THE eyes and ears of the country will be focussed strongly on Andalucia next month.
The early elections just called by Socialist leader Susana Diaz are set to show just how much punch the anti-austerity party Podemos can really deliver.
This grouping of fed-up citizens has garnered unprecedented support across the country, but so far has received a lukewarm response in Andalucia.
The Socialists are hedging bets on the disarray and internal fighting among Podemos leaders – the current head of Podemos in Andalucia belongs to a faction critical of national leader Pablo Iglesias.
Diaz is also banking on her soaring popularity and the noisy rumblings concerning her political rivalry with PSOE national leader Pedro Sanchez who, despite his own glowing approval rating, has witnessed a wave of defections to Podemos.
For the past 35 years, Andalucia has been a PSOE stronghold where the large working-class vote favors the left.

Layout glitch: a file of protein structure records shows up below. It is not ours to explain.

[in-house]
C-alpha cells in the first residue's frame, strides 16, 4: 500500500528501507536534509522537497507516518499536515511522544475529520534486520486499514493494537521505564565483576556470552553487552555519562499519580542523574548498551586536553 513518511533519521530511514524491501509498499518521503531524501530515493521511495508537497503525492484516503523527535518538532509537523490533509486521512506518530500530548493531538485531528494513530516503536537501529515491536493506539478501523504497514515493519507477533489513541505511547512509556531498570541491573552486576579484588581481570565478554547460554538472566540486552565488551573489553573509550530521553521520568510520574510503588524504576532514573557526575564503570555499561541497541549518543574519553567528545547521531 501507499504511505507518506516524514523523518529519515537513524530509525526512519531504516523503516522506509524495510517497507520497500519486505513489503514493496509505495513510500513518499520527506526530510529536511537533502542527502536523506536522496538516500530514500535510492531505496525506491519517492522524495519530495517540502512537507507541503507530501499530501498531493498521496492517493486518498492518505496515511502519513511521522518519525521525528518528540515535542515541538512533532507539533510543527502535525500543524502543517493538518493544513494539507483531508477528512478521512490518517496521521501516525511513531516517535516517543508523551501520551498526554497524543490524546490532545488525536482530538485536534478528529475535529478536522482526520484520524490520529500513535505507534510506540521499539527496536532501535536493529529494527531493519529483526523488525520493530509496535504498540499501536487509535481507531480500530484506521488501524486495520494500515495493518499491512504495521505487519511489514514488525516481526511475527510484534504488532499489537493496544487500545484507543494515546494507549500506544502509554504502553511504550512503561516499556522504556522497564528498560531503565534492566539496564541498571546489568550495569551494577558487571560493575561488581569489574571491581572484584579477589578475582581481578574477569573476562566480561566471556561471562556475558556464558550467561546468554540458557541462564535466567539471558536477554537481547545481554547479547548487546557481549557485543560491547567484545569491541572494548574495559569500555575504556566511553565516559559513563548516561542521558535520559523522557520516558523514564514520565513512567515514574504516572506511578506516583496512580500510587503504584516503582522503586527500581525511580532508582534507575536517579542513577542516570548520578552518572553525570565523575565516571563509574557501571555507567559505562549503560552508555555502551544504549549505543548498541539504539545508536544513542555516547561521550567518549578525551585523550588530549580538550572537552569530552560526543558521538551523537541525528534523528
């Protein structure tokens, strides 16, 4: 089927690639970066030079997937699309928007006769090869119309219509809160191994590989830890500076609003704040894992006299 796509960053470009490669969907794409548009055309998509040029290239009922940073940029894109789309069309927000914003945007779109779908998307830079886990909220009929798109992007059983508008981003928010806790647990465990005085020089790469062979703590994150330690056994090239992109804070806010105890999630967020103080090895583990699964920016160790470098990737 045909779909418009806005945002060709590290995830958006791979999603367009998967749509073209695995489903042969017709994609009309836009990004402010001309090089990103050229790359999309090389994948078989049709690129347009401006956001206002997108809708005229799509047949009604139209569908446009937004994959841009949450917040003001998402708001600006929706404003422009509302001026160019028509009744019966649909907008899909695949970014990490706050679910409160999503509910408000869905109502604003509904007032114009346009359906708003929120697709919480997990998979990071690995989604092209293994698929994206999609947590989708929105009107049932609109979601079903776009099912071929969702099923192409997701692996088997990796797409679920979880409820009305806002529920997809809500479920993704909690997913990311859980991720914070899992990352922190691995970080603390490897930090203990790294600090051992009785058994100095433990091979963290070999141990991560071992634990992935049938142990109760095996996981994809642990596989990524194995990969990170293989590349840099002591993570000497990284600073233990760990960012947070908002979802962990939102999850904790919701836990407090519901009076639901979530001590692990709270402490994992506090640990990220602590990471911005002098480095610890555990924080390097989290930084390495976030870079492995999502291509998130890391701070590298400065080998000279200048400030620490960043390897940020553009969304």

But the cracks have been appearing. Diaz inherited a government two years ago plagued by corruption scandals and cronyism.
Her predecessor Jose Griñan negotiated a fragile power-sharing deal with the United Left (IU) coalition in order to cling on to power in 2012 (the PP actually won).
This marriage slowly began falling apart when the IU made demands that seemed fair enough to help struggling families, including government caps on rent and utilities. But Diaz was oddly not interested.
Now Podemos must work out a way to capitalise and at the same time overcome the hints of sleaze some of its leaders have been facing.
Podemos, currently third in the polls, has a lot of work to do in less than two months if it intends to show the rest of Spain that yes, it really can.
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